Running time 02:19
U.S. Stocks Tumble Led by Banks on IMF’s Housing Outlook:
Bloomberg, July 28 2008
William Poole, former president of the Federal Reserve Bank of St.
Louis, talks about Standard & Poor’s proposed downgrade of Fannie
Mae and Freddie Mac bonds, June’s durable goods and new homes data
released today, and the outlook for legislation to aid the hobbled
00:00 Possible S&P action on Freddie, Fannie bonds
01:00 Economic indicators of durable goods report
02:28 Housing bill; Fannie, Freddie lobbying
04:15 Need for Fannie, Freddie to be private firms
05:11 Access to Fed discount window; oil prices
06:54 "Balancing act" of Fed on inflation, economy
07:52 Lobbying restrictions; credit rating position
09:44 Market consequence of Fannie, Freddie fall
11:09 Paulson "back-stop" plan "essential"
Running time 12:11
Bloomberg, July 25 2008
Carnegie Mellon Professor Randy Pausch (Oct. 23, 1960 – July 25, 2008) gave his last lecture at the university Sept. 18, 2007, before a packed McConomy Auditorium. In his moving presentation, "Really Achieving Your Childhood Dreams," Pausch talked about his lessons learned and gave advice to students on how to achieve their own career and personal goals.
Randy finally lost his battle to cancer early Friday morning . . .
For more, visit www.cmu.edu/randyslecture.
Randy Pausch, Final Lecture
Randy Pausch Reflects
Investor Marc Faber, publisher of the Gloom, Boom & Doom Report, talks about the future of Fannie Mae and Freddie Mac, the global economy, and the outlook for stocks and commodities. Faber said Freddie Mac and Fannie Mae should close down their business or split into private companies and not get government aid.
00:00 "The world is in recession already."
01:35 Earnings to "decelerate"; technology stocks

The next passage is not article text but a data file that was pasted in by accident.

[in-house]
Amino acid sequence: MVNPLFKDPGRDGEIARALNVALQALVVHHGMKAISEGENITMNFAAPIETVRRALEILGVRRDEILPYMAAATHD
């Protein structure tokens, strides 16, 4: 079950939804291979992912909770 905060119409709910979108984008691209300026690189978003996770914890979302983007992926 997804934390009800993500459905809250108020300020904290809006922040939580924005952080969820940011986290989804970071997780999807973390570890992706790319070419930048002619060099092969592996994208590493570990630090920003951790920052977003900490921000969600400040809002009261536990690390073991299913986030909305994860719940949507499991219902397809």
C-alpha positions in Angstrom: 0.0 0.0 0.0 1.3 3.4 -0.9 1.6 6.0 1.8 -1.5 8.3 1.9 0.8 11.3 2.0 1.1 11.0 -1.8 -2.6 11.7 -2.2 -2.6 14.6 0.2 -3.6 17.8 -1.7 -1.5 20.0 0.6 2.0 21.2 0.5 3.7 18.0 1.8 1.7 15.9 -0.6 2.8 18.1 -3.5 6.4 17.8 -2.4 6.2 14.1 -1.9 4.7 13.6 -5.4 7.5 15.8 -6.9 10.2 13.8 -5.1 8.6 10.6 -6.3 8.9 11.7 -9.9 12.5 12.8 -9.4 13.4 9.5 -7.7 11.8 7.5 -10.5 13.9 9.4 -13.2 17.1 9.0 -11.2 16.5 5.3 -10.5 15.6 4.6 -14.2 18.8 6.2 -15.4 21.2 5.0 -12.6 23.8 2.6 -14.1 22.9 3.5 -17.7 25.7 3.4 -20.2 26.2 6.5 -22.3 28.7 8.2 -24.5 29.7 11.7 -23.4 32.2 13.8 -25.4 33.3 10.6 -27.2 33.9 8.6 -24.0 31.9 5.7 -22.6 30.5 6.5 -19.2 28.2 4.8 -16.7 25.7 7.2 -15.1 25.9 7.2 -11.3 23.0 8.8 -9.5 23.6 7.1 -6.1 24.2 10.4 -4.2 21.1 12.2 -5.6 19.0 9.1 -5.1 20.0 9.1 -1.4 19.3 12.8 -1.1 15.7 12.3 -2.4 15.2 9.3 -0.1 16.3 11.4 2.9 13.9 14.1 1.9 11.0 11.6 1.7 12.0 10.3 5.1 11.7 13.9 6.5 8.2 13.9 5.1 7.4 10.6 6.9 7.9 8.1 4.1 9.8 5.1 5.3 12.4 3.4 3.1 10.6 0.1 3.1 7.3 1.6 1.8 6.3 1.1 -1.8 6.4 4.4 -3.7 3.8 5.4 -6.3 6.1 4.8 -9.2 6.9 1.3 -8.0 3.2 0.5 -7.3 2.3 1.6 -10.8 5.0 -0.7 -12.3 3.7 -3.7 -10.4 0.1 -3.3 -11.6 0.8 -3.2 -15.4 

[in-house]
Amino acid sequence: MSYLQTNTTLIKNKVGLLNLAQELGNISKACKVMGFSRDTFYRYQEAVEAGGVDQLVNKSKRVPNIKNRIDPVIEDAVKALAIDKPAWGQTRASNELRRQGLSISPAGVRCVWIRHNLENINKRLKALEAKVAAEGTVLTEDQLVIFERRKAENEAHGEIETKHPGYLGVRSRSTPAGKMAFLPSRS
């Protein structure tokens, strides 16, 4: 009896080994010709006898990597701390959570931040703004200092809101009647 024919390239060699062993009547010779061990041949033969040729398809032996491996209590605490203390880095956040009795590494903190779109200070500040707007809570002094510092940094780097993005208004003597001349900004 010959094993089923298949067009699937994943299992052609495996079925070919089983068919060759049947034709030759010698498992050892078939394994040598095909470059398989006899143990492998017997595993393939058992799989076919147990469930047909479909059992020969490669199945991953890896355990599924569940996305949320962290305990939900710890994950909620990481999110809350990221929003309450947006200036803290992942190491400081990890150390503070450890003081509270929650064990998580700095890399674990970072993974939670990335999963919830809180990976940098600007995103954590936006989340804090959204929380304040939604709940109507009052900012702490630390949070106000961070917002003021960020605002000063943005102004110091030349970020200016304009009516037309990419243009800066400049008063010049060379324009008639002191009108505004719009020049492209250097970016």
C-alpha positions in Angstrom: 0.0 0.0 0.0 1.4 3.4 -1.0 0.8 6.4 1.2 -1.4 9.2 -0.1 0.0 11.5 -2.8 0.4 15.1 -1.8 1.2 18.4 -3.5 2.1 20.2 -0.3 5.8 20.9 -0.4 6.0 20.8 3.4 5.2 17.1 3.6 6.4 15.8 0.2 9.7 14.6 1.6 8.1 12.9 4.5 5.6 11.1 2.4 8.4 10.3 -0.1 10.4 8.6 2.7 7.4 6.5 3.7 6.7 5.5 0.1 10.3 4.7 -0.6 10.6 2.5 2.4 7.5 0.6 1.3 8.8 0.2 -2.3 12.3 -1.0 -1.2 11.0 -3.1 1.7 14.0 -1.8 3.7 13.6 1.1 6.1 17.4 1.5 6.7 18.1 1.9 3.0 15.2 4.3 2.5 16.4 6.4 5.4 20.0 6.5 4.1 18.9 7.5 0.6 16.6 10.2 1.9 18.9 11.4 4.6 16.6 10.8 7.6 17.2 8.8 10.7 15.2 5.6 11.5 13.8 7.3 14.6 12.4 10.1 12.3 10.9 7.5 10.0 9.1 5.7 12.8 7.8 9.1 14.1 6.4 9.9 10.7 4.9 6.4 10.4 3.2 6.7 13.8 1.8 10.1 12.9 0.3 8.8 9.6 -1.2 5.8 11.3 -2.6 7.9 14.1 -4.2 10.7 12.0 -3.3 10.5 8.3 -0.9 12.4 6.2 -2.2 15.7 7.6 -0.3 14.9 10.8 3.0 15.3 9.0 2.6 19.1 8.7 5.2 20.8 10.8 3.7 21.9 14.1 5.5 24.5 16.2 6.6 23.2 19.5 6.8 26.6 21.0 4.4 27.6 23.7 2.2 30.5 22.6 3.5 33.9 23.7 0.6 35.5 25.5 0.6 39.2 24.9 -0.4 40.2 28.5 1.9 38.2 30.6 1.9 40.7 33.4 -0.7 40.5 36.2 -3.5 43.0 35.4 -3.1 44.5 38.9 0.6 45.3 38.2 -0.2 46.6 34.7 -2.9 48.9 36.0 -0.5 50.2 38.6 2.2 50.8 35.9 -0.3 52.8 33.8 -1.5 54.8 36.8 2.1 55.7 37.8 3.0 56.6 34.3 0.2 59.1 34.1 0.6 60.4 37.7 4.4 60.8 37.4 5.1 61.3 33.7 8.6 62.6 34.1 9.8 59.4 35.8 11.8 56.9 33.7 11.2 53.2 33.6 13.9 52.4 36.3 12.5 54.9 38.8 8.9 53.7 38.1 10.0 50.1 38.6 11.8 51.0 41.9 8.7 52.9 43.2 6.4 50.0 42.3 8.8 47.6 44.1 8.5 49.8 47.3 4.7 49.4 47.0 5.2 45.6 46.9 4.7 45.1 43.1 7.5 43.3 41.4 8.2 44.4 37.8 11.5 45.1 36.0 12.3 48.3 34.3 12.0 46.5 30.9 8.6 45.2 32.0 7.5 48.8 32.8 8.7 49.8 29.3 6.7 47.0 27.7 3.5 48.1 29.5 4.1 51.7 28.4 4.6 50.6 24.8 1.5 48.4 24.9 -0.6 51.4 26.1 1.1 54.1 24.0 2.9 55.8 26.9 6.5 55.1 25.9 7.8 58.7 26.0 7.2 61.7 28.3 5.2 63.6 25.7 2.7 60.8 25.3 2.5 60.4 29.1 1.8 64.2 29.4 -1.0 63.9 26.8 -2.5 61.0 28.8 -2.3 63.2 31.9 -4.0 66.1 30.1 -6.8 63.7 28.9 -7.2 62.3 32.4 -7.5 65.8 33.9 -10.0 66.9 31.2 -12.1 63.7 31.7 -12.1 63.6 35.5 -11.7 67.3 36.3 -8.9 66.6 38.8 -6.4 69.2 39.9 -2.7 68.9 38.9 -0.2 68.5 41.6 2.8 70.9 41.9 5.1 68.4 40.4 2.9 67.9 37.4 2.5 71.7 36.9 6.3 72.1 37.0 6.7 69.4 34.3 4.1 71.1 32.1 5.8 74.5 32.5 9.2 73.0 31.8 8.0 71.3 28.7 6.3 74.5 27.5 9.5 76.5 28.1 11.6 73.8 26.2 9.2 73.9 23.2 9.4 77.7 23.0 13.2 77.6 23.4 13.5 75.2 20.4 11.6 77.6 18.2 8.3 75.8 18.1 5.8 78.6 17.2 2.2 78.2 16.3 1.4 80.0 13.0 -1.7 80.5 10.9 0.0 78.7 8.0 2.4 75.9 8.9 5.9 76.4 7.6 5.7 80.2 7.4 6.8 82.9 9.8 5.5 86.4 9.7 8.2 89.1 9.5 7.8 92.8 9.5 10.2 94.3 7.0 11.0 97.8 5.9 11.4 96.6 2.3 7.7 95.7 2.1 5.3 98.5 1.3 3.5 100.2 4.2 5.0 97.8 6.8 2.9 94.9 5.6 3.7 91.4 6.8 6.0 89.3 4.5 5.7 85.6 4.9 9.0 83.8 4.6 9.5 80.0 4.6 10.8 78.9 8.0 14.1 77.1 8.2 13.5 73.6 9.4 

02:59 Need to close down or split Fannie, Freddie
05:11 Concerns about technology stocks
05:41 S&P 500 forecast; outlook for interest rates
07:50 "The Fed is totally ineffective."
08:39 Outlook for oil prices, commodity markets
10:35 Credit crunch, impact on economy
11:24 Overseas interest in U.S. assets; China
13:46 U.S. resource companies "attractive" to Asia
14:47 Worst case: "colossal bust with inflation"
Faber Says Fannie, Freddie Should Split Up, Not Get Aid
Bloomberg, July 23, 2008 07:22 EDT
I’m not sure this really explains what happened.
Any night I’ve been out in the city — last night was Porter House, and Monday was Kellari Taverna — Wall Street appeared to be enjoying a hearty supper and a glass of wine, but I didn’t see any evidence of drunken behavior.
Of course, if your entire world view is predicated on the belief that tax cuts cure all ills, and that any sort of regulatory supervision — even of FDIC insured banks by the Federal Reserve — is an evil to be avoided, well, then, it might look like drunkenness to you.
To everyone else, it merely looks like an incompetent administration executing an ill thought out philosophy, and poorly at that.